The following article appeared in the March 8th, 2006 University of Pittsburgh School of Law Journal, The Jurist.\r\n\r\nTruth, justice, and the American way? \r\n11:20 PM ET\r\n\r\nTahira Bland [University of Pittsburgh School of Law 2L, in New Orleans]: \"Anne Bryson, Gina Mosley, and I have been assigned to a non-profit law firm, the Justice Center. The primary focus of the Justice Center is to provide indigent criminal defense. \r\n\r\nHurricane Katrina caused severe damage to legal institutions in New Orleans. For example, the state courthouse suffered extensive damage from flooding. Critical evidence that was stored in the courthouse was destroyed (e.g., cocaine dissolving, devastation of paper documents, deterioration of photos). The parish clerk had a duty to use her best efforts in preserving the integrity of the evidence. As a result, the first day was quite eventful due to fact that we witnessed the sentencing of Kimberly Butler, Orleans Parish Clerk. Ms. Clark was charged with failure to comply with a court order. This charged stemmed from failing to protect the integrity of evidence and failure to relinquish certain responsibilities. In addition, Ms. Clark avoided receiving the summons to appear in court. The sentence was 72 hours of prison and a $500 fine. \r\n\r\nDuring the evacuation, inmates were evacuated to prisons throughout the state. The mass evacuation caused chaos for the court docket, resulting in the inability to produce inmates for scheduled court dates. \r\n\r\nPart of our duty at the Justice Center is to observe court proceedings to determine constitutional violations. It should be noted that all but six public defenders were laid off. These six attorneys are now responsible for thousands of cases. \r\n\r\nThe proceedings observed overwhelmingly dealt with misdemeanors which under normal circumstances, a defendant would be released on their own recognizance or required to pay a small bond. Instead, many defendants have languished in jail since the hurricane without formal charges or proper legal representation. For instance, there was a 14-year girl who has been in jail since August with no legal representation. In another example, the bond of an 18 year-old was set at $1,000 after he was charged with possession of half of a joint and failing to register his bicycle.\r\n\r\nIn conclusion, the chain of events occurring in the post-Katrina legal system has led to enhanced inequality between those who can afford private attorneys and those who depend on public defenders.\"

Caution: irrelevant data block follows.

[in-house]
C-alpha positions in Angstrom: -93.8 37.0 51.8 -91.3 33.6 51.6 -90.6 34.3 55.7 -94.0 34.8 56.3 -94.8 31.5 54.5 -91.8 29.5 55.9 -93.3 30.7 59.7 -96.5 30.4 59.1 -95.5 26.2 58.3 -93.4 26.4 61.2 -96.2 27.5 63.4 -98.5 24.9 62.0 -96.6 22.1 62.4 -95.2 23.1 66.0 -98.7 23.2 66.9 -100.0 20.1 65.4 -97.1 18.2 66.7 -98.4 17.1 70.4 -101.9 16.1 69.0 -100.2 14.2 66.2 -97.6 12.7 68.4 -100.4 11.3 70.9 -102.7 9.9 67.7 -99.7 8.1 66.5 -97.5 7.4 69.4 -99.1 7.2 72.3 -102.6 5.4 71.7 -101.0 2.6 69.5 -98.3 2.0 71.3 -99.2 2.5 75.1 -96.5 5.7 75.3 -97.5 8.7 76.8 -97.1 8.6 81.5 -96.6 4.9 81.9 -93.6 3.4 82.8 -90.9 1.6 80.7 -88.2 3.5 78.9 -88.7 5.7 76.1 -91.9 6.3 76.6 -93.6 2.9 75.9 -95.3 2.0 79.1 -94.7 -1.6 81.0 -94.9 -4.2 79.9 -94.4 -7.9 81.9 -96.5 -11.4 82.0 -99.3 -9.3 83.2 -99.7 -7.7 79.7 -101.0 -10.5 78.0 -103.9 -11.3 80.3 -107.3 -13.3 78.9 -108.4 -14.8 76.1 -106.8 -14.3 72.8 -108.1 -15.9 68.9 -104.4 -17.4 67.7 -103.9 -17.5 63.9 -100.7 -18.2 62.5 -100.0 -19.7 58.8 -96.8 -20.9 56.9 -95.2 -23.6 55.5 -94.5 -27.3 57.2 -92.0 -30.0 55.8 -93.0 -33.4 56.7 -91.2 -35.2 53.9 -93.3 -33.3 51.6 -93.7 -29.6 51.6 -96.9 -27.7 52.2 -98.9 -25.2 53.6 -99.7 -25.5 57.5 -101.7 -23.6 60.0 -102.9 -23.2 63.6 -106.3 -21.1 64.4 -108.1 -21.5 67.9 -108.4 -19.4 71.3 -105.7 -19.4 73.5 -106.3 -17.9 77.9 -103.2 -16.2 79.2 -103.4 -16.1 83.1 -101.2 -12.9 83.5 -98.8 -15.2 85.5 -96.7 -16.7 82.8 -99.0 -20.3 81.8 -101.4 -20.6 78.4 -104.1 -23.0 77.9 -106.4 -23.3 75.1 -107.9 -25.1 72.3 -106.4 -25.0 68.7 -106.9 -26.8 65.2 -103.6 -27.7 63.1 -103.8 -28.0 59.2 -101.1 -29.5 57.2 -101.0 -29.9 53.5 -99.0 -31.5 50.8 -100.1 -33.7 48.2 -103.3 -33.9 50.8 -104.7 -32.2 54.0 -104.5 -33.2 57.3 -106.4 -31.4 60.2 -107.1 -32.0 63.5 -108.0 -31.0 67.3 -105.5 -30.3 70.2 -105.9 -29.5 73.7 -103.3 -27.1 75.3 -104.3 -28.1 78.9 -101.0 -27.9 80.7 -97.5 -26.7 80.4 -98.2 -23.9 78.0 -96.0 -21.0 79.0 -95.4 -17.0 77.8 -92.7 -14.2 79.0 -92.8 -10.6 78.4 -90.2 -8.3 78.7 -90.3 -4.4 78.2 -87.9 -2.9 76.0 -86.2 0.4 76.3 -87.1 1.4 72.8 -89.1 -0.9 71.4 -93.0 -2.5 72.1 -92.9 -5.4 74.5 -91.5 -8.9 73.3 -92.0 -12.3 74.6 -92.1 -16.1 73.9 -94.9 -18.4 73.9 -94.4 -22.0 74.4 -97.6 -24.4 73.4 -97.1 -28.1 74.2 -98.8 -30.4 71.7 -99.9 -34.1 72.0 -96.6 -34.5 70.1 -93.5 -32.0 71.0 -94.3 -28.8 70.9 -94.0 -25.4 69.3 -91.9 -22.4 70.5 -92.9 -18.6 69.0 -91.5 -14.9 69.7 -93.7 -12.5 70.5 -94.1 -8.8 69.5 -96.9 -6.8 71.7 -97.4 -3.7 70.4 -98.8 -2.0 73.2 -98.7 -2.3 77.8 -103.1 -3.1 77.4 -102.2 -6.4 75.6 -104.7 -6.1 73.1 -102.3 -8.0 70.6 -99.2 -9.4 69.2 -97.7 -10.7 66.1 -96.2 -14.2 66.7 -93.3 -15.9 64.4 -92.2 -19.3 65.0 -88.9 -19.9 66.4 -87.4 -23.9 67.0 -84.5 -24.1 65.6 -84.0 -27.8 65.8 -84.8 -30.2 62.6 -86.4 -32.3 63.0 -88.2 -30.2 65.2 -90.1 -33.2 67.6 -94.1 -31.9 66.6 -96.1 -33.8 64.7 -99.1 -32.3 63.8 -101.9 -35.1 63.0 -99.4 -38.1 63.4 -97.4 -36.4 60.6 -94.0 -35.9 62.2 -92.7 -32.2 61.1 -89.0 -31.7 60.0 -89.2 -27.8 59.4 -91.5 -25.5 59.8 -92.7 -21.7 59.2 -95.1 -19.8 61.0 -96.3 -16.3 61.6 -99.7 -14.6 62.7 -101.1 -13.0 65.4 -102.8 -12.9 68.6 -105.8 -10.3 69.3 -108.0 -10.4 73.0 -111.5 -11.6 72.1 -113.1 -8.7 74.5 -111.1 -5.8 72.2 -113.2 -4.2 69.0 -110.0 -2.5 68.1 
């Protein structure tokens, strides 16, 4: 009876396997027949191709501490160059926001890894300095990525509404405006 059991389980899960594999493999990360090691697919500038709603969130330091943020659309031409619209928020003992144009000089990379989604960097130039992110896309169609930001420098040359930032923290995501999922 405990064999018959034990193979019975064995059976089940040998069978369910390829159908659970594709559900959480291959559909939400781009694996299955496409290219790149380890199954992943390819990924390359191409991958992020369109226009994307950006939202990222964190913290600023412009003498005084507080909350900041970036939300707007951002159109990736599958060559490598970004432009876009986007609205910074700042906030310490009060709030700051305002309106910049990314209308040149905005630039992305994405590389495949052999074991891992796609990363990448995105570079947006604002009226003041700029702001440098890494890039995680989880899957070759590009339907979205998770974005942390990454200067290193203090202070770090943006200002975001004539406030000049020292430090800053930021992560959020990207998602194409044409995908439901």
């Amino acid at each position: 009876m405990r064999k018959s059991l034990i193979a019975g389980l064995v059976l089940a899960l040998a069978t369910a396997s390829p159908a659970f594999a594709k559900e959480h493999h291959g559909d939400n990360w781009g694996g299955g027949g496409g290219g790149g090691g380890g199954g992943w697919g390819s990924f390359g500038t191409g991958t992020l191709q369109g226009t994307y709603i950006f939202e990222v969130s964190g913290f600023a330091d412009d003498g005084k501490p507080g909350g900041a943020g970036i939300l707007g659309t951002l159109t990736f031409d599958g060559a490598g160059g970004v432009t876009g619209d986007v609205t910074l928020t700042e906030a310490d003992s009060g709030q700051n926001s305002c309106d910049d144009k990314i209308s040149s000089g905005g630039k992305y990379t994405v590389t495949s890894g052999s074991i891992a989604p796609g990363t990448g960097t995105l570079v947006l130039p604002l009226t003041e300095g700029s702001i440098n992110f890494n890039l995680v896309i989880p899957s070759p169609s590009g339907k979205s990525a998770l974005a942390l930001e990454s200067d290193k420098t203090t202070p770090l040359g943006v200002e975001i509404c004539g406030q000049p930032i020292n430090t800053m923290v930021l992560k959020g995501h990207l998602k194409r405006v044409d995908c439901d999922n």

“[Untitled],” Hurricane Digital Memory Bank, accessed July 24, 2024,